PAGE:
It took me many years to arrive at such a life
Content warning: this work includes mention of anorexia and eating disorders.
“In having each other we had ourselves, in telling each other things we were telling them to ourselves… it’s like that thing with the art that you showed me… you see fragments of yourself in other people. It’s like you’re in me and I’m in you.”
“the things that made us different are the same… the same things happened to us that made us different… we’re different halves of the same thing”
“but I think that’s something that doesn’t go away, grief is not the mourning of a person, it’s grief… it’s the core that doesn’t go away… the fact that this has happened, it’s not like a transient experience, it’s not the fact we’re holding on to it… it’s just there forever… so we won’t let it go because it’s there.”
“You’re honestly more beautiful every day, I see you in school and I don’t notice that you’ve changed, I just notice she’s prettier today.”
‘I can’t blame anyone for not doing any thing because it’s… what should other people say? Nobody has power to change it apart from you.’
‘It’s the world’s call for more of you.’
Defne’s series began with a conversation she with her friend Emilie in July, when they began to talk about their experiences recovering from anorexia, a restrictive eating disorder.
‘During lockdown, I lost any motivation I had to create art, one of the things I treasure most in life. Only now, in October 2020, have I felt it is the right time for me to make this work, in part as a way of healing.’
‘This series is dedicated to Emilie, the subject of these photographs. Here I am choosing to celebrate us, rather than dwelling on the time we have “lost” to this illness. These photos document an evening spent together, a few months ago we would have never been able to do this: eat the food we love, walk around and sit in the park after sunset, and sing past midnight. During the evening I recorded parts of our conversations, presented alongside the photos.’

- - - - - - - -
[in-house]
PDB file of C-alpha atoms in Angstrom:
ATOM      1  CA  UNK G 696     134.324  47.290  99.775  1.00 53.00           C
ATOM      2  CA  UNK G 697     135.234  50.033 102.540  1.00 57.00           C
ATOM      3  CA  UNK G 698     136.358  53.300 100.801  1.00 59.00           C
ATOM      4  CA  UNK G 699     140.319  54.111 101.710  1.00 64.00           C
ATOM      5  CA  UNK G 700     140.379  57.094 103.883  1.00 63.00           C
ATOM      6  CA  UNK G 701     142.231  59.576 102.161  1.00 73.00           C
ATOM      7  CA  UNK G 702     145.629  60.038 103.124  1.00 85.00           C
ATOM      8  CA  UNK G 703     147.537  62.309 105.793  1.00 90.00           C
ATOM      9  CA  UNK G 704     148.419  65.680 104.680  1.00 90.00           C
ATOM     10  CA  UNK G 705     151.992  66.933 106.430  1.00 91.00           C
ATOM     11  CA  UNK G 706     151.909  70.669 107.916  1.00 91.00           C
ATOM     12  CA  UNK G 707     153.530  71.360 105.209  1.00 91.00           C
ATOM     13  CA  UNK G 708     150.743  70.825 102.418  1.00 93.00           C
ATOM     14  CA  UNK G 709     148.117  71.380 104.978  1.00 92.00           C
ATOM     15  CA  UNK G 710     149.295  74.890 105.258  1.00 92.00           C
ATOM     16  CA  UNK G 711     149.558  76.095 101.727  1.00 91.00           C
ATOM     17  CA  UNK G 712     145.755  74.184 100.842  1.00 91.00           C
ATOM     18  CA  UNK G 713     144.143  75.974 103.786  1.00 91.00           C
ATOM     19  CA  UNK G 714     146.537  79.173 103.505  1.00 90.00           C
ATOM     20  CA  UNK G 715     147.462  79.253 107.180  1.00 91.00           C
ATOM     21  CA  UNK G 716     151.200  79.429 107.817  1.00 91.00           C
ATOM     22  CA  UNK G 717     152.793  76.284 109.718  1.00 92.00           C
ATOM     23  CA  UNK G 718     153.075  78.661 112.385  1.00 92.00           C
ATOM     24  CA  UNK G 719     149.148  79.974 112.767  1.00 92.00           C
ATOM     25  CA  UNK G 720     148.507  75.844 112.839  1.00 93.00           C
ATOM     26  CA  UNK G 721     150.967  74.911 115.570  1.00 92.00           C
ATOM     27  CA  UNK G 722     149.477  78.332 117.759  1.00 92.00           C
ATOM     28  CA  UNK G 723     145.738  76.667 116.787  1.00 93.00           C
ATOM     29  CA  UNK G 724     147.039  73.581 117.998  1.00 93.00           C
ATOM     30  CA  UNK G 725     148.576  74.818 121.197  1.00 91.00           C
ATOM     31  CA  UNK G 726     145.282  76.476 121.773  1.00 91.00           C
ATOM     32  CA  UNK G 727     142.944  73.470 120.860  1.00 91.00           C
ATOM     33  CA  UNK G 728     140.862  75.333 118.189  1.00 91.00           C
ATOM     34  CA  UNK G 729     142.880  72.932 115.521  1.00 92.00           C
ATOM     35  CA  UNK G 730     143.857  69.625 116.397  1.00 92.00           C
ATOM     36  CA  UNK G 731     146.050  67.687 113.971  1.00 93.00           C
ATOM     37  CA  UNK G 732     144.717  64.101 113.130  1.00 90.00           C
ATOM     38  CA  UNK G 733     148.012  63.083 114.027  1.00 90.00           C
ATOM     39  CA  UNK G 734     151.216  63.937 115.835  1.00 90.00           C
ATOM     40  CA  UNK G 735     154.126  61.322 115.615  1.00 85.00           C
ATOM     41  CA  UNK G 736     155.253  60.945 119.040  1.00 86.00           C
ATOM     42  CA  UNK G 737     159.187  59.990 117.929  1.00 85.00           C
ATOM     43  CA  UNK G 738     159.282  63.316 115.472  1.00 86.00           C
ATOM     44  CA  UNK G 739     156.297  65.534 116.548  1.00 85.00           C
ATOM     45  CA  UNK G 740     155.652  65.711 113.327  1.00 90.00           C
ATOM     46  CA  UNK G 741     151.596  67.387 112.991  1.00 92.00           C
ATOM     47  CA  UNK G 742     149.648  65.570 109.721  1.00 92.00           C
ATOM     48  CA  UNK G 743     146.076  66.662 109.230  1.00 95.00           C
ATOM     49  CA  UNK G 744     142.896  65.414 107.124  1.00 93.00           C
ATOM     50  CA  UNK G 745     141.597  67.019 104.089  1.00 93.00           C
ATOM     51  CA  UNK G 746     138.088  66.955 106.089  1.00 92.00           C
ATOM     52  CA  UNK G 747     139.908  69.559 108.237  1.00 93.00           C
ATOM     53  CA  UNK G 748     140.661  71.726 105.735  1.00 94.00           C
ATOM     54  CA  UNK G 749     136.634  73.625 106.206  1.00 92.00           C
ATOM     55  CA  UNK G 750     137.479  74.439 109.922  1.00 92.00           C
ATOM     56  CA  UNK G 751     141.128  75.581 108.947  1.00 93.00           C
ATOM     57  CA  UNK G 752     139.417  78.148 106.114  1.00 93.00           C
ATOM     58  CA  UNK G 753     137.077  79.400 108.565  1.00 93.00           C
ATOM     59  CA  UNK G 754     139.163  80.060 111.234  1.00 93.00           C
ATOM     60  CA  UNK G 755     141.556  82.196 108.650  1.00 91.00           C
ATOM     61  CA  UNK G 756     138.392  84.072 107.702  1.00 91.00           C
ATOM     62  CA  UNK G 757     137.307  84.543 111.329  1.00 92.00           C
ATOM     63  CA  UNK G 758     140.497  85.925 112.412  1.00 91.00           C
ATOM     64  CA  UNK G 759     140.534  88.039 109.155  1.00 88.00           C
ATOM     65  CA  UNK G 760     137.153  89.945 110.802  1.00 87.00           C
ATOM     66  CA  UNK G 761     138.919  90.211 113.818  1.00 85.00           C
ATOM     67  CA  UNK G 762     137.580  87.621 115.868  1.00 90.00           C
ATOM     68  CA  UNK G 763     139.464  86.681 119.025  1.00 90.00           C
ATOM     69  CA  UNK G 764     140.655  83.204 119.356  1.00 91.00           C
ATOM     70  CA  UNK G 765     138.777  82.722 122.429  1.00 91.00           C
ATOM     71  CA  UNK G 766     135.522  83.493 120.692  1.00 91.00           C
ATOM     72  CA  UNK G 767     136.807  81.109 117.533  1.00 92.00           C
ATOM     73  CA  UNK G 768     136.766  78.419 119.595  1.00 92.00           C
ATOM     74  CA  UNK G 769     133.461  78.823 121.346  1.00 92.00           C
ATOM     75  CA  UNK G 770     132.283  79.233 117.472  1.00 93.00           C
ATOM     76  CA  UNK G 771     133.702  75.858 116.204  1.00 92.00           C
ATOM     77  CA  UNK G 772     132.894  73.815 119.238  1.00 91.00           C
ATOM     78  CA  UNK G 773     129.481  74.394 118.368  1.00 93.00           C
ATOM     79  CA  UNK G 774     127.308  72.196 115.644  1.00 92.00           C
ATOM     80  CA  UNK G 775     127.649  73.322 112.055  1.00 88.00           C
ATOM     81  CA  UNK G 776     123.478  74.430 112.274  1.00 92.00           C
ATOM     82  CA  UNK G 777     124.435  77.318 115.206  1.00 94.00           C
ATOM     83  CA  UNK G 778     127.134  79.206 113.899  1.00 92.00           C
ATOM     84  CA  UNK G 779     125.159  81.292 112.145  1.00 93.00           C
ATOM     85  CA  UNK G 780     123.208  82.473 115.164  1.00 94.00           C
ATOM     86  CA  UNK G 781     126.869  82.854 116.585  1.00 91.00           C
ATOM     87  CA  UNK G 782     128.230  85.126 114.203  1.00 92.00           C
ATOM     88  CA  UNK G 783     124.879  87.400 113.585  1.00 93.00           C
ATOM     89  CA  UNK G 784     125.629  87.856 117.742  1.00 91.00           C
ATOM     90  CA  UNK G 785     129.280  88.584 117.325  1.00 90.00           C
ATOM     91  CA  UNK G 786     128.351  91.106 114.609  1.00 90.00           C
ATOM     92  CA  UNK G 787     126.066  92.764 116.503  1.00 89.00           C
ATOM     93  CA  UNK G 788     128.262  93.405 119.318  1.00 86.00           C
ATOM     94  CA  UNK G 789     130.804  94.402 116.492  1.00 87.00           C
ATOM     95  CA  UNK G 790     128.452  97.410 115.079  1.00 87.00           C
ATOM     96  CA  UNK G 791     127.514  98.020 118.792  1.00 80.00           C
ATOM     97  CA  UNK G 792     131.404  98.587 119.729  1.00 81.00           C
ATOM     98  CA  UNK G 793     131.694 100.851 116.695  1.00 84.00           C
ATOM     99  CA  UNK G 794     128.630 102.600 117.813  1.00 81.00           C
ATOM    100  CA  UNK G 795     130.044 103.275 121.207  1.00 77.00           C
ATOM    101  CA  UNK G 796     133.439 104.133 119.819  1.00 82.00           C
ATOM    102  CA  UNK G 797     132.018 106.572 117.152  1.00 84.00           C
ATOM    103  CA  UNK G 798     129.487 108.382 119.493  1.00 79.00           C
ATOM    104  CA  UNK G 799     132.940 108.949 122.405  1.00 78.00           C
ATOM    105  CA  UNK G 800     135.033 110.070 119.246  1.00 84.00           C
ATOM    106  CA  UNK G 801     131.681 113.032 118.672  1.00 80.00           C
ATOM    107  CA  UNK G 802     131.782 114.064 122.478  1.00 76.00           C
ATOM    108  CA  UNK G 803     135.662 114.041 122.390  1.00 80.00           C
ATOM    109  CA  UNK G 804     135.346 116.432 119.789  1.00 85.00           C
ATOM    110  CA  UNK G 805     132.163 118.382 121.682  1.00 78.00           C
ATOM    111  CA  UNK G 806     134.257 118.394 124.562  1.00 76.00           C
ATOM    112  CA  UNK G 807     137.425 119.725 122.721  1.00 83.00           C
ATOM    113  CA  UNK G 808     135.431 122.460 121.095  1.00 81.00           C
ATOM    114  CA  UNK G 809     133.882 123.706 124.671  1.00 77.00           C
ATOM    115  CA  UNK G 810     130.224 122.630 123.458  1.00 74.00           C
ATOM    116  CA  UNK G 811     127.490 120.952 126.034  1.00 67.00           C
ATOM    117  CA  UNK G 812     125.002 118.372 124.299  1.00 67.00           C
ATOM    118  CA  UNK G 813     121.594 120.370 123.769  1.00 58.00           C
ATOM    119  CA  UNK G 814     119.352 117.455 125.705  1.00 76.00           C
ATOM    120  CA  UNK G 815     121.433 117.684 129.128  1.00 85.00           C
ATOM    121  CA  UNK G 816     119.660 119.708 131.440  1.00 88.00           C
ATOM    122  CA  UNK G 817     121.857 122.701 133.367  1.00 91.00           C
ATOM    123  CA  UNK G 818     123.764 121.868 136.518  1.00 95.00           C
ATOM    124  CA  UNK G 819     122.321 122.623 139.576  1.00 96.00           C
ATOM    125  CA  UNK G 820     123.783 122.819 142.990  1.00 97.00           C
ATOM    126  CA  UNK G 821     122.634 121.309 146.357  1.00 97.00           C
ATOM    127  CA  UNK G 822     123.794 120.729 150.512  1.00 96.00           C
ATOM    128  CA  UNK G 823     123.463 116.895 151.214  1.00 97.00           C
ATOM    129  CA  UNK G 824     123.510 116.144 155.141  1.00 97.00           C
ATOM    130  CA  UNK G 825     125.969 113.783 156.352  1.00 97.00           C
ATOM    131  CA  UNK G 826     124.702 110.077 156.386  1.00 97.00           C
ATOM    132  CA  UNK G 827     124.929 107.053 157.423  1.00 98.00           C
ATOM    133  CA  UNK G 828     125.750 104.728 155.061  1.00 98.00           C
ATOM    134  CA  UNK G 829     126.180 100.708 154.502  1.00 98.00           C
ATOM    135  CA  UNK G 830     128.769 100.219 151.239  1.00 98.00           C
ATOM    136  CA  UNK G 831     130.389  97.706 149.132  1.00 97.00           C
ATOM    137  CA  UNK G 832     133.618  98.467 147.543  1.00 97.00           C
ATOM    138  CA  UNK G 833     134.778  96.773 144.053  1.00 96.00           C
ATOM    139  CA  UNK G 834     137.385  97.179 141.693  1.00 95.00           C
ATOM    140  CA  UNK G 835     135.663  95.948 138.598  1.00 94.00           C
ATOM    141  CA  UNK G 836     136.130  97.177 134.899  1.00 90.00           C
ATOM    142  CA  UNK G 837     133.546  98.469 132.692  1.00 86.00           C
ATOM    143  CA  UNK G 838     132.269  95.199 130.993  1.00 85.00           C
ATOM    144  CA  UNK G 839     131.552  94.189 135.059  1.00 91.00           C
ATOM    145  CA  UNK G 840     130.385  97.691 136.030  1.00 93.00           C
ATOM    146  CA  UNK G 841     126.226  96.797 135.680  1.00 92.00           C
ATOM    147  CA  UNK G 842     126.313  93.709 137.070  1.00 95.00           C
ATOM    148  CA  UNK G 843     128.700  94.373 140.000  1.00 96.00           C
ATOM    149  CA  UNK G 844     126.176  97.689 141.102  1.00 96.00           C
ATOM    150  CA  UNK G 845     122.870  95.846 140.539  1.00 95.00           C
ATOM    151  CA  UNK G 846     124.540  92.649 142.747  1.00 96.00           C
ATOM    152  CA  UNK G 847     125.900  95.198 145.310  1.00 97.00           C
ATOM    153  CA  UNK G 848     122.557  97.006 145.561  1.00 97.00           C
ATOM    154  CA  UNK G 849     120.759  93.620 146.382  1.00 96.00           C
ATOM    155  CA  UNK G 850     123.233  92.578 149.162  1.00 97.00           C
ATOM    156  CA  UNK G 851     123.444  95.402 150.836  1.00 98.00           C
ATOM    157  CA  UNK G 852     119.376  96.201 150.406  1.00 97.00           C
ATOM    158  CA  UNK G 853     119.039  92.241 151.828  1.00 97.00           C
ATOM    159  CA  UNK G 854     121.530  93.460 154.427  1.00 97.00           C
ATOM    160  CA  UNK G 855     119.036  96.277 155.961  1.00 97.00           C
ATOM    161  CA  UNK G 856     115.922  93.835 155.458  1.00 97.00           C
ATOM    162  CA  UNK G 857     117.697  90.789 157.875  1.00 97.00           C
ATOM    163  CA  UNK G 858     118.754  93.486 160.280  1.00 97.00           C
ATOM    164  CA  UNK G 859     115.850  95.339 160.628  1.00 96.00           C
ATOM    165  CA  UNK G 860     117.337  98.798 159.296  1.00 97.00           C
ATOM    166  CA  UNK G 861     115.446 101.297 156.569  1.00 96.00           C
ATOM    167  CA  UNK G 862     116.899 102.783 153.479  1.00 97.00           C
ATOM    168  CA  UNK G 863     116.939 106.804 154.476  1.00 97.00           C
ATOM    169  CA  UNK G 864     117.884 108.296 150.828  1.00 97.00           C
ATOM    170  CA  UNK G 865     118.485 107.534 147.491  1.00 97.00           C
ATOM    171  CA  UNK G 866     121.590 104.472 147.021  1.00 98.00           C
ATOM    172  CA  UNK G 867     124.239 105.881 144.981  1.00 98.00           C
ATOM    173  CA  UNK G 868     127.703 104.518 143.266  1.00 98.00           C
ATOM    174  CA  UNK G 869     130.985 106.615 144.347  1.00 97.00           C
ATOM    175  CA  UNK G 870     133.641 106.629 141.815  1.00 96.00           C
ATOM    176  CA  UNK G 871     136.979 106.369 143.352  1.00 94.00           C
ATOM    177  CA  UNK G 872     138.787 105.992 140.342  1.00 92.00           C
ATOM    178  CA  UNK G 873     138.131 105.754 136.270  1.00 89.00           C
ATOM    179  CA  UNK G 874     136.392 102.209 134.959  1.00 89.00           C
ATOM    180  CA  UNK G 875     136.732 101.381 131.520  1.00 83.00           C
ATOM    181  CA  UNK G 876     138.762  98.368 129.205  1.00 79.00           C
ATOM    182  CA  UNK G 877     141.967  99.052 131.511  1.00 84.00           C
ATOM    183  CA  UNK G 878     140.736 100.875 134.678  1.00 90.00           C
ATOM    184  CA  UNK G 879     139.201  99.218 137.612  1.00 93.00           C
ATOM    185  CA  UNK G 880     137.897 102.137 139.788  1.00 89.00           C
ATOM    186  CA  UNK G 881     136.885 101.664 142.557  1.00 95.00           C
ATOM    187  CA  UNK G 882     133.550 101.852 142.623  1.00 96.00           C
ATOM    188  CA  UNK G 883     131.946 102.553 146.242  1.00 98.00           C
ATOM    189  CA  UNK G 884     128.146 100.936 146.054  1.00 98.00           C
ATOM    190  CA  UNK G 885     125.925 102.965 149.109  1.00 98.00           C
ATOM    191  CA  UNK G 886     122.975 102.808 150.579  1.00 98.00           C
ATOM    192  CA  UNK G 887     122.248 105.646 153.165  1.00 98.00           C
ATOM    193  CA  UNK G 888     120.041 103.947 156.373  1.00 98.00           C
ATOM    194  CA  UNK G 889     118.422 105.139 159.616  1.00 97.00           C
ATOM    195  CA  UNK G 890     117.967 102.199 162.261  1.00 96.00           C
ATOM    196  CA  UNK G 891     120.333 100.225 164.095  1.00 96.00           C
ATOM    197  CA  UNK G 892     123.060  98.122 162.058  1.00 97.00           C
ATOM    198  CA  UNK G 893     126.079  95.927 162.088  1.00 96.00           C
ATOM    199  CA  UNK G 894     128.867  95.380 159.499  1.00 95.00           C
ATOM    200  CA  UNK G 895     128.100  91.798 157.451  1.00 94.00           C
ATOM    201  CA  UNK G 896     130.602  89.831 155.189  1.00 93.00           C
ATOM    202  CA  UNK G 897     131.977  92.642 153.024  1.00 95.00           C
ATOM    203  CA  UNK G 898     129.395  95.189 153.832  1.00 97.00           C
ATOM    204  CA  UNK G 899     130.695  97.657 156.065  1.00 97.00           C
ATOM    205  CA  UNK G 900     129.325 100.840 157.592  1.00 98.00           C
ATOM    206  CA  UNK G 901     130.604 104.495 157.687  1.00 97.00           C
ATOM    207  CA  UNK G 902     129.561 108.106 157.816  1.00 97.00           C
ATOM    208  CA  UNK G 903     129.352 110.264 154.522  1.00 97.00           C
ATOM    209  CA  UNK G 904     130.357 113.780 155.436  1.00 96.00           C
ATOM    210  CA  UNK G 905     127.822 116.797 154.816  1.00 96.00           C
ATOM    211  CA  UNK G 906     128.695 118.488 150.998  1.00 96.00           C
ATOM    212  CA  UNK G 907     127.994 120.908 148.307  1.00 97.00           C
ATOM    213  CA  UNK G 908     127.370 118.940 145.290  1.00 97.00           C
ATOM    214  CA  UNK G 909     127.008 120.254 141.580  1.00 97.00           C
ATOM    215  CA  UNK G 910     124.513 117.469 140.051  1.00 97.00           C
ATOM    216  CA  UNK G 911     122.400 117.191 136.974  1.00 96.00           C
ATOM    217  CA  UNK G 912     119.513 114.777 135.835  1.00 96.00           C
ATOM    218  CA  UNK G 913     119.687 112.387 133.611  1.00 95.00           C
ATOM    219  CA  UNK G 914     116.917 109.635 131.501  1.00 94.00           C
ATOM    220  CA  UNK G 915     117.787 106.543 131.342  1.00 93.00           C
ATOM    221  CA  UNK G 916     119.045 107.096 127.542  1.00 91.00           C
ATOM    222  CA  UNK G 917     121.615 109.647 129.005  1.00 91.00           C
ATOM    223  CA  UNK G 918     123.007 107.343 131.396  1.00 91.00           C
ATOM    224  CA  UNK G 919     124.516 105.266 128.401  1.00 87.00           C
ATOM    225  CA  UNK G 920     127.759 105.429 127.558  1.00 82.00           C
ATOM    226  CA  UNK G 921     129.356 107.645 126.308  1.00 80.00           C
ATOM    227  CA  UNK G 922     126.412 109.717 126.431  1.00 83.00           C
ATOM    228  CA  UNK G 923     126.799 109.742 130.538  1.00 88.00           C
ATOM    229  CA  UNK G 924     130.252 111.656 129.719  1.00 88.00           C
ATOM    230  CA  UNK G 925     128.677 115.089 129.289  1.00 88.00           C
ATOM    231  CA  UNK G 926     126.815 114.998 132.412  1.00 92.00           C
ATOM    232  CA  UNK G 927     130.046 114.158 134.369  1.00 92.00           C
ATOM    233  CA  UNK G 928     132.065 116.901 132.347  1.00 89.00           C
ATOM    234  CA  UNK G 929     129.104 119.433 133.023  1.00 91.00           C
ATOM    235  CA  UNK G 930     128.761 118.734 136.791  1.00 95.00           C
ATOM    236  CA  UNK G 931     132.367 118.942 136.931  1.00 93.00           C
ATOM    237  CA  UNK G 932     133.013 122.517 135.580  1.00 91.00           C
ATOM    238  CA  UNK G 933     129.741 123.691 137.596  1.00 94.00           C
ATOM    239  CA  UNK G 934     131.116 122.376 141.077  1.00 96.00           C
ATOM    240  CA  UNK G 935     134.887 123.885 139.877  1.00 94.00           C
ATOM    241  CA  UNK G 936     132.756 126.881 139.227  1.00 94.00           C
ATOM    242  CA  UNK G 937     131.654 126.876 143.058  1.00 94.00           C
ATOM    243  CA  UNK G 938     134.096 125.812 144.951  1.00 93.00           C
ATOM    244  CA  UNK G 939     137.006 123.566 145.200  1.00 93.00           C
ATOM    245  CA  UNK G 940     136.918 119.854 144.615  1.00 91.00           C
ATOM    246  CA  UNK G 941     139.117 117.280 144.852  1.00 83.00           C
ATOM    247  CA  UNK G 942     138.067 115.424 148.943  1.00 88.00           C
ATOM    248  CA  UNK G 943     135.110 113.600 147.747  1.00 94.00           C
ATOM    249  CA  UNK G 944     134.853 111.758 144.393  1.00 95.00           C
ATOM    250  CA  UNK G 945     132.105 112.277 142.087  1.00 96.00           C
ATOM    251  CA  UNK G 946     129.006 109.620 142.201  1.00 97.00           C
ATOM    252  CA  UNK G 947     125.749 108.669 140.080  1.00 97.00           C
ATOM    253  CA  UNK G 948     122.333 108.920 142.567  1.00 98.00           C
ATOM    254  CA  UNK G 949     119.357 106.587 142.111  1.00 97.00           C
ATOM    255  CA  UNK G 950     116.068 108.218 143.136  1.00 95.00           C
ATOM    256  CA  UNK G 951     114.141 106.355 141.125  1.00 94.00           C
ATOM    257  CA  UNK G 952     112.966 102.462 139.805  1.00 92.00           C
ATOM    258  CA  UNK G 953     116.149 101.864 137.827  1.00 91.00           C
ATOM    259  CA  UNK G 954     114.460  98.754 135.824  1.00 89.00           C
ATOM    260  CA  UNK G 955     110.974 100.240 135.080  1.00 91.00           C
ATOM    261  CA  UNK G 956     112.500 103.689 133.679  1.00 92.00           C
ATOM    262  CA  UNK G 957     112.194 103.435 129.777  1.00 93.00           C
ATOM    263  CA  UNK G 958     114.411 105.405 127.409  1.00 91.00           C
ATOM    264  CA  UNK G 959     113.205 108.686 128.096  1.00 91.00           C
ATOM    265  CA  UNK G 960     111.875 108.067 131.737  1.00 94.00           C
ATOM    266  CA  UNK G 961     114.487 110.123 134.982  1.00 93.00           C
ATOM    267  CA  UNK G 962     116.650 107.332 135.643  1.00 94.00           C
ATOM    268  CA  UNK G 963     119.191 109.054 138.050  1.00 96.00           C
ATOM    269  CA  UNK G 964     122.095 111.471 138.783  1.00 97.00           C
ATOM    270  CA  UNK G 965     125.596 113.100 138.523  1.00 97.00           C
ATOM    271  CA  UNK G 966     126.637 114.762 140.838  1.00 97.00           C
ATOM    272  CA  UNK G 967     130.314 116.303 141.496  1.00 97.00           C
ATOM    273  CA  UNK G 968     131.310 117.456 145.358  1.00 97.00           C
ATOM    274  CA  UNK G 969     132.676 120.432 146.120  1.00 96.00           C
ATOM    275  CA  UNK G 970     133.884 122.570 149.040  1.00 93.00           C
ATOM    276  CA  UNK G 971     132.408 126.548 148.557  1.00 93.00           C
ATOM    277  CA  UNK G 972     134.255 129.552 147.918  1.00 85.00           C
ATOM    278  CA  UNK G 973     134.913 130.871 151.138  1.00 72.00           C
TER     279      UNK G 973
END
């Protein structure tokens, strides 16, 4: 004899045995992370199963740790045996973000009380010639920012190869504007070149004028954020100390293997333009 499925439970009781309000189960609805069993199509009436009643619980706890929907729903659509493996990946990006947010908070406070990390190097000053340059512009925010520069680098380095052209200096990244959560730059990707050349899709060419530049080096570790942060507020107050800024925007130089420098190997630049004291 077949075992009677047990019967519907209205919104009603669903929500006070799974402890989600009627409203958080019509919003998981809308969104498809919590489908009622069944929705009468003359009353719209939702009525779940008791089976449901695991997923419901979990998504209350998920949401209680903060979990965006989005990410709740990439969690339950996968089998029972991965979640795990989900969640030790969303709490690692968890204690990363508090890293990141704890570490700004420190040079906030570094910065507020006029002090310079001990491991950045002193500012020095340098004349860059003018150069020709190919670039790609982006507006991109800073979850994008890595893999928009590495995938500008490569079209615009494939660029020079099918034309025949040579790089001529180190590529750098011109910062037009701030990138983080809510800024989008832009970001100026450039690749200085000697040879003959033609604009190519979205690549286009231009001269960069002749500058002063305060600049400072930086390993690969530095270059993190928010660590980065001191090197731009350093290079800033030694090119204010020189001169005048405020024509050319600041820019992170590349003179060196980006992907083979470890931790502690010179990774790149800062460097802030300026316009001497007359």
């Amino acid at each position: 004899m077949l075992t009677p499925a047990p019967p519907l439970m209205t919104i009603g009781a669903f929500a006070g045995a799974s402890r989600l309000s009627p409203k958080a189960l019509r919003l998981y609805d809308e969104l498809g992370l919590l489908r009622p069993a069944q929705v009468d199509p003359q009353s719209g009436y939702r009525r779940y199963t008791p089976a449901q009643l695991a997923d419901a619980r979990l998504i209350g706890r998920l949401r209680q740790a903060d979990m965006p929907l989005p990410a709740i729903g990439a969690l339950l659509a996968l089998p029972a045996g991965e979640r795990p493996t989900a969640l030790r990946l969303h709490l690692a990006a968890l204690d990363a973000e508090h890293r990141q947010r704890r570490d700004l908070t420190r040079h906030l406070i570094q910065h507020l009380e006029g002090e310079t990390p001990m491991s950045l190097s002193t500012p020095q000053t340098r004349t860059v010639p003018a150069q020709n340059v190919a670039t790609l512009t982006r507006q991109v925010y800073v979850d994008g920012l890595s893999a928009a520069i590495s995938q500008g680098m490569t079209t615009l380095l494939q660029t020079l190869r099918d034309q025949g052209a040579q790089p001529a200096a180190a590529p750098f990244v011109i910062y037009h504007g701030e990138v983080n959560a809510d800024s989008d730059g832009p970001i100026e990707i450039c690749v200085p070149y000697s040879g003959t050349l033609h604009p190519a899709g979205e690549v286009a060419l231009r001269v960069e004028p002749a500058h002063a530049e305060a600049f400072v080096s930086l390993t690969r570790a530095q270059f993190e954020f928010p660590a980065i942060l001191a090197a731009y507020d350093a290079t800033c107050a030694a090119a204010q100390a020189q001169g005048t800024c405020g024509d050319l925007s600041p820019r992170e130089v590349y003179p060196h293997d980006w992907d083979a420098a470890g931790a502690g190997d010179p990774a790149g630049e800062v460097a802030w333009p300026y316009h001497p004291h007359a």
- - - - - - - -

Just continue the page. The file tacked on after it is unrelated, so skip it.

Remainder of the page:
The title of this work comes from the following passage:
“Here is how I spend my days now. I live in a beautiful place. I sleep in a beautiful bed. I eat beautiful food. I go for walks through beautiful places. I care for people deeply. At night my bed is full of love, because I alone am in it. I cry easily, from pain and pleasure, and I don’t apologize for that. In the mornings I step outside and I’m thankful for another day. It took me many years to arrive at such a life.” - Ottessa Moshfegh, ‘Eileen’
‘Even before my recovery I remember reading this passage over and over again and thinking about how carefully and sensitively it captured the everyday. I would share it with friends and keep it in my notes app, close to me at all times. Now I understand what Moshfegh means by “It took me many years to arrive at such a life”. ‘